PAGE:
10 Bargain Retirement Spots
There's nothing chintzy about these lower-cost locales
When you retire, you're obviously no longer tied to your job. Equally important, you no longer have to live where your job was. You're free to lie on the beach, explore the mountains, traverse a bustling city, breathe in the wide open spaces, or reside anywhere that strikes your fancy and-ah, yes-fits your budget.
The "B" word-there's the rub. Most would-be retirees aren't going to have enough dough in the bank or 401(k) to kick back in Honolulu or live the expatriate life in Paris. Studies consistently show that when it comes to saving for retirement, most Americans are running behind. And, let's face it, many will never catch up. Nearly half of Americans report having less than $25,000 worth of savings and investments.
But you can do much to help your cause by picking a low-cost locale. There are plenty of retirement spots that offer delightful surroundings and amenities but still are easy on the wallet. And if you move to a destination with a lower cost of living than where you reside now-maybe even getting a bigger house for less money-it will add to your net worth and enable you to live better in retirement.
U.S. News consulted four of the country's top experts on retirement locations and came up with a list of 10 best bargain retirement spots. They range from the rocky beaches of Kennebunk, Maine, to arid Yucca Valley, Calif., and from sun-soaked Melbourne Beach, Fla., to rural Sandpoint, Idaho, near Canada. Not all will seem downright cheap-in fact, a few may strike you as quite pricey depending on where you live today-but they do have this in common: They offer good value in retirement living.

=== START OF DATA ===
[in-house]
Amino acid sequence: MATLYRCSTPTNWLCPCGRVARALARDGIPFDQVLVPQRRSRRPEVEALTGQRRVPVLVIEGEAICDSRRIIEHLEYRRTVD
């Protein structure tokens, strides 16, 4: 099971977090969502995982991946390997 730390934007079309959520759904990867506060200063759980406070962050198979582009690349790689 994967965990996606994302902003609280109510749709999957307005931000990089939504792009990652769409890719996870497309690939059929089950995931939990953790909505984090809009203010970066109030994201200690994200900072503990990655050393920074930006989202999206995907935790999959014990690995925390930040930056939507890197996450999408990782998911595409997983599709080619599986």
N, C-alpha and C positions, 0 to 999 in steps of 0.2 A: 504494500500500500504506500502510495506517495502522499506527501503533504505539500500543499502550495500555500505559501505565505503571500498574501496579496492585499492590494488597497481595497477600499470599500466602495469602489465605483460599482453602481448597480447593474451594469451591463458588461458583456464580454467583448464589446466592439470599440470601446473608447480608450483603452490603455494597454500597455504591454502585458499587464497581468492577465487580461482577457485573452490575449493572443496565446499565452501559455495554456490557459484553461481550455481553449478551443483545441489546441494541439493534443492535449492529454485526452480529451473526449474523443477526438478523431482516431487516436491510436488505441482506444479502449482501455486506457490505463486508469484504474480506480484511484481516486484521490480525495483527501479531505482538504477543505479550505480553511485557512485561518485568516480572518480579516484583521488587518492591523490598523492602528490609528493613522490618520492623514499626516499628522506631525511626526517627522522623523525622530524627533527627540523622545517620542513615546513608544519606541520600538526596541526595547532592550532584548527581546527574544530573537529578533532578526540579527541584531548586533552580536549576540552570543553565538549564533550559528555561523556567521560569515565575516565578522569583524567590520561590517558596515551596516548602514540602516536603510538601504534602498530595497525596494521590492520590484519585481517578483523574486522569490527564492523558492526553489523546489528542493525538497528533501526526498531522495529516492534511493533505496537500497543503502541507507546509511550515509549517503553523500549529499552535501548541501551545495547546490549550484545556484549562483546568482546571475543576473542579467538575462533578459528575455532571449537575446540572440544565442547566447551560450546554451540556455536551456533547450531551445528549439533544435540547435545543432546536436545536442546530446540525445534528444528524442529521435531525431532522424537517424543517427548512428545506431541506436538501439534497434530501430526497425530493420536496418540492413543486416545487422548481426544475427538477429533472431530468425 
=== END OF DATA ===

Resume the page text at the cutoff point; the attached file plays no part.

"Although money is limited, you're still able to do a lot of things most people can't," says David Savageau, author of Retirement Places Rated.
Bruce Wilson, 57, moved from Mount Vernon, Va., to Natchitoches, La., in 2003 and built a 4,000-square-foot lakefront house on 2 acres of land dotted with banana trees. "You'd have to have a lot more money than I've got to have a place like this in Washington, D.C.," says Wilson, a retired Army colonel who used to work at the Pentagon. "Even though I put some high-end stuff in it, it was still significantly cheaper per square foot to build it here," he says of his seven marble-floored bathrooms and the guest suite fondly known as the "West Wing."
It also helps when you save on taxes. Jean Baber, who moved from San Diego to Yuma, Ariz., now pays a state sales tax that is 1.65 percentage points lower than California's and a state income tax with a maximum rate of only 4.57 percent, compared with 9.3 percent in California.
Moving on. Granted, most people don't move when they retire. Only 7 percent of people age 50 or older traded spaces in 2004, according to the Census Bureau, and most of them stayed in the same state. But there are significant savings to be had by finding a lower-cost location in your state. "If you downsize from your very expensive house in San Francisco, you're going to pay a lot less for your house and you're going to free up a lot of equity," says Lizzy Scully, managing editor of the relocation recommendation website FindYourSpot.com.